Eosinophilic Granulomatosis with Polyangiitis (EGPA) (Churg-Strauss Syndrome, Allergic Angiitis and Granulomatosis)

Epidemiology

  • History: first reported in 1951
  • Association with Leukotriene Antagonists: few reported cases associated with asthmatics on zafirlukast (Accolate) during steroid taper
    [Wechsler; JAMA, 1998]

    • Also cases reported with montelukast
    • Believed to be due to unmasking of undiagnosed Churg-Strauss Syndrome by steroid taper (and not due to leukotriene antagonist itself)
    • However, there have been a few cases associated with zafirlukast use (without any steroid use)
      [Green; Lancet, 1999]
    • Incidence: about 1:20,000 treated patients
  • Incidence: 2.4 cases/1 million
  • Age: primarily affects middle-aged men with current or prior asthma (but can affect adults of all ages)
  • Sex: M=F

Physiologic and Pathologic Features

  • Necrotizing Small-Vessel Vasculitis + Eosinophilic Infiltrates + Necrotizing Granulomas:
    • Macroscopic: lung infarcts
    • Microscopic: combination of asthmatic changes + eosinophilic pneumonia + lymphocytic and eosinophilic vasculitis (of small>medium-sized arteries, veins, and capillaries/with fibrinoid necrosis and thrombosis) + necrotizing granulomas (with epithelioid cells and some giant cells)
    • Combination of eosinophilic pneumonia + parenchymal necrosis is also suggestive of Churg-Struass Syndrome

Diagnosis

  • CXR/Chest CT/HRCT: abnormal in 40-75% of cases
  • ESR: elevated
  • Serology
    • p-ANCA (perinuclear pattern, targeted mainly against myeloperoxidase): positive in about 40-70% of patients
  • CBC
    • Moderate Peripheral Eosinophilia: usually >10%
    • Anemia:
    • Leukocytosis:
  • OLB: diagnostic

Clinical Criteria

1990 Am Coll of Rheumatology Criteria

(with confirmation of necrotizing vasculitis on biopsy, sensitivity of criteria is 85% and specificity is 99.7%)

  • Asthma
  • Eosinophilia >10%
  • History of Allergy
  • Mononeuropathy or Polyneuropathy
  • Migratory or Transient Pulmonary Infiltrates
  • Paranasal Sinus Abnormalities

Three Phases of Disease

(although these phases may develop sequentially over years, features may present in other sequences)

  • First Phase: adult-onset asthma + allergic rhinosinusitis
  • Second Phase: eosinophil infiltration of viscera (including GI tract, lungs)
  • Third Phase: necrotizing vasculitis (with mononeuritis multiplex, palpable purpura, cardiomyopathy, pericarditis, focal GLN)

Clinical Manifestations

Cardiovascular Manifestations (15-50% of cases)

(cardiac lesions are the cause of death in about 50% of cases)

  • Cardiomyopathy (see xxxx, [[Congestive Heart Failure]]): systolic and diastolic CHF
  • Conduction Abnormalities
  • Intracavitary Thrombus
  • Pericarditis
  • Coronary Artery Vasculitis (see [[Coronary Artery Disease]])

Dermatologic Manifestations (50-70% of cases)

Gastrointestinal Manifestations (15-60% of cases)

  • General Comments
    • GI manifestations are a major cause of morbidity and mortality*
  • Ulceration
  • Gastrointestinal Hemorrhage (see Gastrointestinal Hemorrhage, [[Gastrointestinal Hemorrhage]])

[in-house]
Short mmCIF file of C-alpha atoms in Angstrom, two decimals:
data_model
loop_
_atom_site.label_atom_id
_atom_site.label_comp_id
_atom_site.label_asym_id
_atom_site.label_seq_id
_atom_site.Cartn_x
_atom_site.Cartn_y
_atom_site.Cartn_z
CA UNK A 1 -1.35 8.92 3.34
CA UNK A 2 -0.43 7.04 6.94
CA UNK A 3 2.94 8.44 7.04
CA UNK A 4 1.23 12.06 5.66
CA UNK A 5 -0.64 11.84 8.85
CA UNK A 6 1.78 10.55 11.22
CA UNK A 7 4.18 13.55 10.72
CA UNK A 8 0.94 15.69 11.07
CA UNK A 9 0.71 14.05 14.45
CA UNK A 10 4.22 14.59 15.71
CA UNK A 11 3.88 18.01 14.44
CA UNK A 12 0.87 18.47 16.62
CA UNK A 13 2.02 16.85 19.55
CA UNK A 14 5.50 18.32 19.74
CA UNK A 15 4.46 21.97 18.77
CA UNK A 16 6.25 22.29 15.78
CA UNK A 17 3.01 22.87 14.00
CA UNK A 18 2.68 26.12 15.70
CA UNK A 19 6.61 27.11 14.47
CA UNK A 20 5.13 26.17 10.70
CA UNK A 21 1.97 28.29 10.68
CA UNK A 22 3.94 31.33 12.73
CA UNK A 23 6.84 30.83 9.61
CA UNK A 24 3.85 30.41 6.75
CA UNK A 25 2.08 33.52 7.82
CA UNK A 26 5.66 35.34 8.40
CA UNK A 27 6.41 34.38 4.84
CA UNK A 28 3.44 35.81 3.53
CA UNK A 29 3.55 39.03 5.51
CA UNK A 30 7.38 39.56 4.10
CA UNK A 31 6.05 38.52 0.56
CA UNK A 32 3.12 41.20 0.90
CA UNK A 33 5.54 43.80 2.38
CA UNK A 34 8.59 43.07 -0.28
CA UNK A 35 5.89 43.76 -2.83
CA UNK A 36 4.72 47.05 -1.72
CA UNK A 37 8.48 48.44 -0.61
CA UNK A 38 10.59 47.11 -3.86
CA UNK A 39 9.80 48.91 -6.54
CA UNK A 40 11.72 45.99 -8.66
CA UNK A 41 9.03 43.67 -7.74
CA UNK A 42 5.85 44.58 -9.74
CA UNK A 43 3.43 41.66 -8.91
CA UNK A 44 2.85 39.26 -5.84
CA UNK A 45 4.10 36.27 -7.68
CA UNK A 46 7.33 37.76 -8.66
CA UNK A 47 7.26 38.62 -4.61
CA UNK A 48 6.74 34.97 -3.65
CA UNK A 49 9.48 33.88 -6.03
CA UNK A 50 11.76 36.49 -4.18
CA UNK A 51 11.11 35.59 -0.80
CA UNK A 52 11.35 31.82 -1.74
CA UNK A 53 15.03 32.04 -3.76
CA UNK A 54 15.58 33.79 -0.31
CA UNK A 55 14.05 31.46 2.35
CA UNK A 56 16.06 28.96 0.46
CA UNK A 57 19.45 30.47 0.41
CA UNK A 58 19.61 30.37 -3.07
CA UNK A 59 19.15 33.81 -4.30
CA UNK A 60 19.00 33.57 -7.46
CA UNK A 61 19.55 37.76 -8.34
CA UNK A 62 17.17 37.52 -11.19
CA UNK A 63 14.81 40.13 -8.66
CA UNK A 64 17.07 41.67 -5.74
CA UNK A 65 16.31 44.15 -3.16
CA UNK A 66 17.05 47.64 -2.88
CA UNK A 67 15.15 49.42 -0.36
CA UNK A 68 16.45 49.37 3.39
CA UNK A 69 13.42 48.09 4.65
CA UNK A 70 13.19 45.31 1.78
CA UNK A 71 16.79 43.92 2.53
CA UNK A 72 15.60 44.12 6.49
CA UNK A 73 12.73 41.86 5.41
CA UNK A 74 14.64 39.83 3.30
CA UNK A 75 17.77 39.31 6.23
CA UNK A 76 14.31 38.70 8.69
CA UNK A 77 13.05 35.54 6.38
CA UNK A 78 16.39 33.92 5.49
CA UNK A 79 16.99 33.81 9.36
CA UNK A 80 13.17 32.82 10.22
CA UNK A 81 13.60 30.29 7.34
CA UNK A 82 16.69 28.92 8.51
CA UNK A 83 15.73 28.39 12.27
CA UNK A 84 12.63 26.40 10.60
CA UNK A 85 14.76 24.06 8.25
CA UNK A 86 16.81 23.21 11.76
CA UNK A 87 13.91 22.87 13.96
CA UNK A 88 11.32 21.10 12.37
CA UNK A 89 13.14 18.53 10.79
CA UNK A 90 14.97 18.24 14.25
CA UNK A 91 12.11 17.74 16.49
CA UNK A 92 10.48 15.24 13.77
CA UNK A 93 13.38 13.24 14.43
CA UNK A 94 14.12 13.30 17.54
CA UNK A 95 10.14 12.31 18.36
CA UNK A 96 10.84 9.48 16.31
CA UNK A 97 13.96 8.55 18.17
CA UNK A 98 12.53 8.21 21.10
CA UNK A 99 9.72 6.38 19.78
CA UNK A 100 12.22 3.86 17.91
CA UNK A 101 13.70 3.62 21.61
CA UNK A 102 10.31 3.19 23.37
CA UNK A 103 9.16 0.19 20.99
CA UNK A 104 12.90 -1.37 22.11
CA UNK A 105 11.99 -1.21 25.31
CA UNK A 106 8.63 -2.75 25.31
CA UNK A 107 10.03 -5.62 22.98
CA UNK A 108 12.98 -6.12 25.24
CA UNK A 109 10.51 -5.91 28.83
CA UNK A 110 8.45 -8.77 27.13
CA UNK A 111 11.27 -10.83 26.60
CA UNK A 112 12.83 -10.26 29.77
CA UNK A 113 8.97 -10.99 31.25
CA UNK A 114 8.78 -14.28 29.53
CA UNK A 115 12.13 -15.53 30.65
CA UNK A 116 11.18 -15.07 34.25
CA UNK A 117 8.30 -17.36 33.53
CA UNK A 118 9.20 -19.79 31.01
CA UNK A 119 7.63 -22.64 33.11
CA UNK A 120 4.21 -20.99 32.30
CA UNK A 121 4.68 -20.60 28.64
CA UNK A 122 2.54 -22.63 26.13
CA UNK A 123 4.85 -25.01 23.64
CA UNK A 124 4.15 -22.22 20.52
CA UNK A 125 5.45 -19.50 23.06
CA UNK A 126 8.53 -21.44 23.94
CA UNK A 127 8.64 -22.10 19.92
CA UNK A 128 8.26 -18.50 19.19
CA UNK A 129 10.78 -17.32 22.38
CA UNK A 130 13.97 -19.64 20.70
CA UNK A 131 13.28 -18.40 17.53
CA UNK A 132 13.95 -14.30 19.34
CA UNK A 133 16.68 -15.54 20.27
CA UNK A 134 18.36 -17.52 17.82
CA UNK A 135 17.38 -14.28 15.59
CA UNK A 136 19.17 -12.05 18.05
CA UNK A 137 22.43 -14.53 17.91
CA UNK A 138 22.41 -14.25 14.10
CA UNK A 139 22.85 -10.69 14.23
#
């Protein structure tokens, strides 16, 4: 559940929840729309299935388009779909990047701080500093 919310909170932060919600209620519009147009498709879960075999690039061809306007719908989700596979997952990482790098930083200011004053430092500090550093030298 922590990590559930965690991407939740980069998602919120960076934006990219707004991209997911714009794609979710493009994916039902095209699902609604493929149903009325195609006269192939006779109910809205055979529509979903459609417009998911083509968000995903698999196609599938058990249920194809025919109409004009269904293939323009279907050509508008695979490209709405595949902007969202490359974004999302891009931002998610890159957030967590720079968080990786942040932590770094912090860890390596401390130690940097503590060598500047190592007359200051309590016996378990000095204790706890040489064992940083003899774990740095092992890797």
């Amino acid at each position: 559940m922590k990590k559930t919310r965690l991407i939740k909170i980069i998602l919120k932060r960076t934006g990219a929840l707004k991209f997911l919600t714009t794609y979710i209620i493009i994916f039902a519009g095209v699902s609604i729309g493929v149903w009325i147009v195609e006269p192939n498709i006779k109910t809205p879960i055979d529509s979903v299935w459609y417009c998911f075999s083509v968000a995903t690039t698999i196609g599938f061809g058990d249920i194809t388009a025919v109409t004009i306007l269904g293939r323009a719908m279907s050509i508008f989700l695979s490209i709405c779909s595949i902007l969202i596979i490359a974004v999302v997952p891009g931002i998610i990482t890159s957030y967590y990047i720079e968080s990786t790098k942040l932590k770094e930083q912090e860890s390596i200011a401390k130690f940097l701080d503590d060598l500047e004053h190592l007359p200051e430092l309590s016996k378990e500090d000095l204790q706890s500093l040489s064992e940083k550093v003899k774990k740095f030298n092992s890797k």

• Ischemia/Infarct (see Acute Mesenteric Ischemia, [[Acute Mesenteric Ischemia]])
  • Perforation
  • Obstruction
  • Weight Loss (see Weight Loss, [[Weight Loss]])

Hematologic Manifestations

  • Splenic Infarct: occurs in 66% of cases

Hepatic Manifestations

  • General Comments: hepatic manifestations occur in 50% of cases
  • Hepatic Infarct

Neurologic Manifestations

  • Mononeuritis Multplex: occurs in 50-75% of cases
  • CNS Disease: occurs in 5-40% of cases
  • Subarachnoid Hemorrhage

Otolaryngologic Manifestations

  • Sinusitis: occurs in 20-70% of cases -> generally not destructive
  • Allergic Rhinitis

Pulmonary Manifestations (50% of cases)

(pulmonary symptoms occur in almost all patients and may precede the development of other manifestations by years)

  • Asthma (mean age of onset: 35 y/o): essentially universal
    • CXR/Chest CT: bronchial wall thickening, hyperinflation
  • Pneumonia-Like Presentation (see [[Pneumonia]]): eosinophilic infiltrates occur in 30-50% of cases
    • CXR/Chest CT
      • Fleeting patchy alveolar or nodular infiltrates:
      • Hilar adenopathy: may occur
      • Bronchial wall thickening (on HRCT): distinguishes Churg-Strauss from other causes of pulmonary infiltrates with eosinophilia
  • Pleural Effusion (see [[Pleural Effusion-Exudate]]): occurs in 30% of cases
    • Pleural Fluid: low pH, low glucose exudate with associated eosinophilia and markedly elevated LDH
      (same pattern is also seen in Paragonimiasis)
  • Diffuse Alveolar Hemorrhage (see [[Diffuse Alveolar Hemorrhage]]): 0-20% of cases
    • Must less common than in Wegener’s Granulomatosis

Renal Manifestations (25-60% of cases)

  • Glomerulonephritis: much less common than in Wegener’s Granulomatosis

Rheumatologic Manifestations

  • Arthralgias/Mylagias: occur in 50% of cases
  • Vasculitis (mean age of onset: 38 y/o): usually difficult to control
    • Palpable purpura

Prostate/Lower Urinary Tract Manifestations

Ocular Manifestations

  • General Comments
    • Occur in <5% of cases

Vascular Manifestations

Constitutional Manifestations (common)

  • Fever (see xxxx, [[xxxx]])
  • Malaise

Treatment

  • Discontinue leukotriene antagonists: in cases where diseaes is associated with one of these medications: although this is believed to be due to unmasking of undiagnosed Churg-Strauss Syndrome by steroid taper (and not due to leukotriene antagonist itself)

European Vasculitis Study Group Recommendations for Induction Therapy